Will any of the jobs that exist today still be around in 20 years? Fast Future’s Steve Wells, Alexandra Whittington and Rohit Talwar explore whether automation is destined to rewrite all our futures.
We are embarking on the so-called fourth industrial revolution – heralding an era where smart technologies could transform every aspect of business, work, government and our daily lives. We are already used to seeing faceless robots undertaking repetitive manufacturing tasks and smart applications determining our credit ratings, autopiloting planes and delivering an array of functionality to our mobile devices.
But this is just the start. The next waves of development will see the combination of artificial intelligence (AI), robotics, big data and cloud services.
The combined effect of these technologies is really what creates the opportunity for machines to interact with humans through the provision of services rather than simply delivering us data, analysis and decision support.
Artificial intelligence is arguably the big game changer and is already becoming more commonplace. Today we can see narrow AI in use in internet searches, customer targeting applications, and in predictive analytics. But AI has much greater capability.
Increasingly devices will learn more about us, provide an ever-increasing range of support and take on more of our tasks. We are automating a lot more activity in literally every sector and that is set to continue at an accelerating rate.
Imagine a workplace with humans, augmented humans, robots, holograms and display-based AI manifestations all working in the same space. As a human, do you trust your robot colleague? What happens when the robot is smarter than you? How will we respond when the AI application working 24/7/365 complains that we are simply not learning or working fast enough to keep up with it? As a human resources manager or business owner, how do you manage and monitor such a work force? What happens when the smart robot wants to take a vacation or brings a harassment case against its human colleague?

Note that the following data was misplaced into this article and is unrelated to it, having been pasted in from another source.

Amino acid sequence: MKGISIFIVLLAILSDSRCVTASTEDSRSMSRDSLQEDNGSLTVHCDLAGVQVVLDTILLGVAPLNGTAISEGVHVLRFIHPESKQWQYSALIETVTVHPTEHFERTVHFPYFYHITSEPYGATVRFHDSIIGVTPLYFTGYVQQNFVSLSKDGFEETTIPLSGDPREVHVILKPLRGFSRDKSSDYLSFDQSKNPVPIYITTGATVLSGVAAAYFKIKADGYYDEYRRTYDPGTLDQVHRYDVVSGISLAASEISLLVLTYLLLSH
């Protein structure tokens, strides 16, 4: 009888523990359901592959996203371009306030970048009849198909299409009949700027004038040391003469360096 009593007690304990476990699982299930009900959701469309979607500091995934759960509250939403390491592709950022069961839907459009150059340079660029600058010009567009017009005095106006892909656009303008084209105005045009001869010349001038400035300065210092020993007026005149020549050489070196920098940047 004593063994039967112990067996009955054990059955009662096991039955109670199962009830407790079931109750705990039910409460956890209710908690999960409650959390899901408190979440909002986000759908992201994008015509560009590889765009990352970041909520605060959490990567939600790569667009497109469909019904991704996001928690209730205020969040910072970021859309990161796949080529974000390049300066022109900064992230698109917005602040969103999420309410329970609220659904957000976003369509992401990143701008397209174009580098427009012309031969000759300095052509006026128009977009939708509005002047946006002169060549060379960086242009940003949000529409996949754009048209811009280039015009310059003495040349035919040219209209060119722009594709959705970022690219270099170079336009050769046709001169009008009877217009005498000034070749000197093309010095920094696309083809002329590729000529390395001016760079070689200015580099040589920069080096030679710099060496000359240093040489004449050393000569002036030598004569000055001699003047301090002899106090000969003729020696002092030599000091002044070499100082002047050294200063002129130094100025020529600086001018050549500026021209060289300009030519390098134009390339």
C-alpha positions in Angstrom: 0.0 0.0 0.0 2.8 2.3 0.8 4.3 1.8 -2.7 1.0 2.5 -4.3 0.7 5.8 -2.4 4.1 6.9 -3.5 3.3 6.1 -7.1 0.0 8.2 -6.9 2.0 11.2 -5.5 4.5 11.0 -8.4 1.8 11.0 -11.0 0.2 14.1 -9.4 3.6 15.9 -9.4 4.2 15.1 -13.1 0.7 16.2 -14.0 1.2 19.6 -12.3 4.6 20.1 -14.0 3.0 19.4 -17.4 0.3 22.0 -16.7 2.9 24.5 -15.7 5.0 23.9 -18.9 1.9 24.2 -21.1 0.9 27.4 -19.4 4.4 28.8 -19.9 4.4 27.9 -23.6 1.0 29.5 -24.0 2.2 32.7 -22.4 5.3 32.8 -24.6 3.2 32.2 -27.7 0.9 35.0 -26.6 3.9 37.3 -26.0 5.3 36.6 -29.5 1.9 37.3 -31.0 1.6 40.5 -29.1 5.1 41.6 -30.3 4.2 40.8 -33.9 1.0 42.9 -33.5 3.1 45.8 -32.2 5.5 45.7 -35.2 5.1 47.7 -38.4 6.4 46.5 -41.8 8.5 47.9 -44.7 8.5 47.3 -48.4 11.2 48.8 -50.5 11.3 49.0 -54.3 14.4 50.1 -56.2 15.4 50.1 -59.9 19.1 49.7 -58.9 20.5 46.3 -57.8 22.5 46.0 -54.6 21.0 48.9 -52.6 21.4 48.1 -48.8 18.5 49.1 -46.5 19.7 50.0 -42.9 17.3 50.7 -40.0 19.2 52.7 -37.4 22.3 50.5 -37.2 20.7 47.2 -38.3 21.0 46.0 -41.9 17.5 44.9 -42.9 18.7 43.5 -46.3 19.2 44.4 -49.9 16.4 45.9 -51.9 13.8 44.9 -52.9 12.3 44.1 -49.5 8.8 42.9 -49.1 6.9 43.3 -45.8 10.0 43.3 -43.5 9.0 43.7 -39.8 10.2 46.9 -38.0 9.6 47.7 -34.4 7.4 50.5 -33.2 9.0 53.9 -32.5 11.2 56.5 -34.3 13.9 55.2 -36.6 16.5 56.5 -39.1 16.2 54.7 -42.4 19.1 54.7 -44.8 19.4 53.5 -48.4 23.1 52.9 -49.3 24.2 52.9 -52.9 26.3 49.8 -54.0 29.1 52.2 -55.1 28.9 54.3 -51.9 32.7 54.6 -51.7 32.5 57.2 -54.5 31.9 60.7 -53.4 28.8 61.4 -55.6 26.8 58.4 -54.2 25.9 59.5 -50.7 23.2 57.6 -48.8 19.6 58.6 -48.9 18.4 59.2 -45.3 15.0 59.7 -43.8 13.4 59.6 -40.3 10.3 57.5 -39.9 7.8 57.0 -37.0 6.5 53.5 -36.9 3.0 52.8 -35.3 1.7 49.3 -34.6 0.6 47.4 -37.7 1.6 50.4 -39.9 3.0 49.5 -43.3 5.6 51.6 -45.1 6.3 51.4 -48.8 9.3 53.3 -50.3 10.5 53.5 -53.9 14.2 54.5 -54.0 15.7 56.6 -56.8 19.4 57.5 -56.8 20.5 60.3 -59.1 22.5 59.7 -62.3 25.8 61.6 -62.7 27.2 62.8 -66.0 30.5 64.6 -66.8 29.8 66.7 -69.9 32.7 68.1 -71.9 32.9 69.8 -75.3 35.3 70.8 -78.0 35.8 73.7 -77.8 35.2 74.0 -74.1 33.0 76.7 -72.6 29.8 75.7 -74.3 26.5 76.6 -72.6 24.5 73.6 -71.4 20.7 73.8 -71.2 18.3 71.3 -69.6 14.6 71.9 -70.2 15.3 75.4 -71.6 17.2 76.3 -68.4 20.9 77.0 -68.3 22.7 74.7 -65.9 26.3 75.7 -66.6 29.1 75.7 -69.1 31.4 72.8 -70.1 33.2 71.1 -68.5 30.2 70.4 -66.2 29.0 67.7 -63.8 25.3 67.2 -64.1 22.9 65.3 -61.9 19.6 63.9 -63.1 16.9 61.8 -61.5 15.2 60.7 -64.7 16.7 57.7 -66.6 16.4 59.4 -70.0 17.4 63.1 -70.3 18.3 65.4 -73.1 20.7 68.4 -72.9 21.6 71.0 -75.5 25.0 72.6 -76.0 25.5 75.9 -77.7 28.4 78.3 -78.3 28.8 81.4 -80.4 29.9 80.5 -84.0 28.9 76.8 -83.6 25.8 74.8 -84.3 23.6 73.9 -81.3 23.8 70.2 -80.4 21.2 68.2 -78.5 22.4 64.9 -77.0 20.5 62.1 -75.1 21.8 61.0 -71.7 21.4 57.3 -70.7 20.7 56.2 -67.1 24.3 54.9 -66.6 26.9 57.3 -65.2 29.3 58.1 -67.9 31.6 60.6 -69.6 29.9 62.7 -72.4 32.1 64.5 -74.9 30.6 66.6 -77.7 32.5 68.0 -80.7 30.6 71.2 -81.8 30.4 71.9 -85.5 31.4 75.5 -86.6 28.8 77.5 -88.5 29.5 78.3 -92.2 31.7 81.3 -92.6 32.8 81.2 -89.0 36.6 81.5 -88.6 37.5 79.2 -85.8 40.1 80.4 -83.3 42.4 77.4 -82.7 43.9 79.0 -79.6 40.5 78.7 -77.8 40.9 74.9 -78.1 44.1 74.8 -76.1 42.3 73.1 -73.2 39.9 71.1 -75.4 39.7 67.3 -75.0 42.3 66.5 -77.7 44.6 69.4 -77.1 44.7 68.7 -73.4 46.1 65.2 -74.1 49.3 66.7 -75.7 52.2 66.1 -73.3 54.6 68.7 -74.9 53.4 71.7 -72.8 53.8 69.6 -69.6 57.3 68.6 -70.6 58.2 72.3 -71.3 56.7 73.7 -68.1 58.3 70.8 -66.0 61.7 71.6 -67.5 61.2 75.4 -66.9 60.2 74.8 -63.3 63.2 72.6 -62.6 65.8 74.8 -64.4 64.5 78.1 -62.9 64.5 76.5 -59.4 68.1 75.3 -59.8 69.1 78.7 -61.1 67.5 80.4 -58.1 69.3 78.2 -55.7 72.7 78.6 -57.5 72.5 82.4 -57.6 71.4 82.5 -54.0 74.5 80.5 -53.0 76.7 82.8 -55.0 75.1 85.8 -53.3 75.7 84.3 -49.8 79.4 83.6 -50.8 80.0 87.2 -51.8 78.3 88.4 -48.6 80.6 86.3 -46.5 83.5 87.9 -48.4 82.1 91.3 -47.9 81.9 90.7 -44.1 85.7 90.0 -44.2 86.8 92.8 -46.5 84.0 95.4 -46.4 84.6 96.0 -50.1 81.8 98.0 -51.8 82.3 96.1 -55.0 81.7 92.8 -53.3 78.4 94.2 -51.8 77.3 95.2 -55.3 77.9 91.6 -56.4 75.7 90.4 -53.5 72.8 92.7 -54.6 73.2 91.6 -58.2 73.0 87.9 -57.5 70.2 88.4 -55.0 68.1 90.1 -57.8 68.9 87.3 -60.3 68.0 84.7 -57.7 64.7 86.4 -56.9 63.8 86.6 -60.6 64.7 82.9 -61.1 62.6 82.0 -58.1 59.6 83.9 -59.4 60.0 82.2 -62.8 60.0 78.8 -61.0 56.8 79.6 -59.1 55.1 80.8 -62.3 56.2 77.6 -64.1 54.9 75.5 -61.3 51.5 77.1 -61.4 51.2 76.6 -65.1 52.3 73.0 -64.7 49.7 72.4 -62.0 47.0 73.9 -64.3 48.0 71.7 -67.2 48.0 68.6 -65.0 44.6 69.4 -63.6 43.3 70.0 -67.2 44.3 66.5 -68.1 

The goal for some – regarded as unappealing and potentially dangerous by others – is for AI to replicate human intelligence. That does create questions of the balance in society between human and machine. What are the ethical and control questions that need to be answered to ensure we harness the potential of AI in service of society and not just technology firms?
Our view is that we could well see 80 per cent or more of current jobs disappearing in the next 20 years. Some will become obsolete, others will be fully or partially automated and in many cases tasks will be redesigned to eliminate the need for human input and decision making. The big question here is whether these jobs will be replaced by the combination of entrepreneurship, increased investment in education and training, human endeavour and the rise of the six sector clusters described above? While we don’t know the answer, we don’t have to wait – there is a lot we can do today to prepare for possible disruption.
For example, at the individual level, there are new skills we need to think about acquiring now to equip us for the world of work in the future. We all like to work in a world that is calm, stable and predictable but the reality is very different.
That world is changing ever faster, so we need to become proficient at developing and working with a new set of survival skills for the 21st century which include foresight, curiosity, sense making, accelerated learning, with a tolerance of uncertainty, scenario thinking, coping with complexity and collaborative working.
Steve Wells, Alexandra Whittington and Rohit Talwar are from Fast Future, which publishes books from future thinkers around the world exploring how developments such as AI, robotics and disruptive thinking could impact individuals, society and business and create new trillion-dollar sectors. Fast Future has a particular focus on ensuring these advances are harnessed to unleash individual potential and ensure a very human future.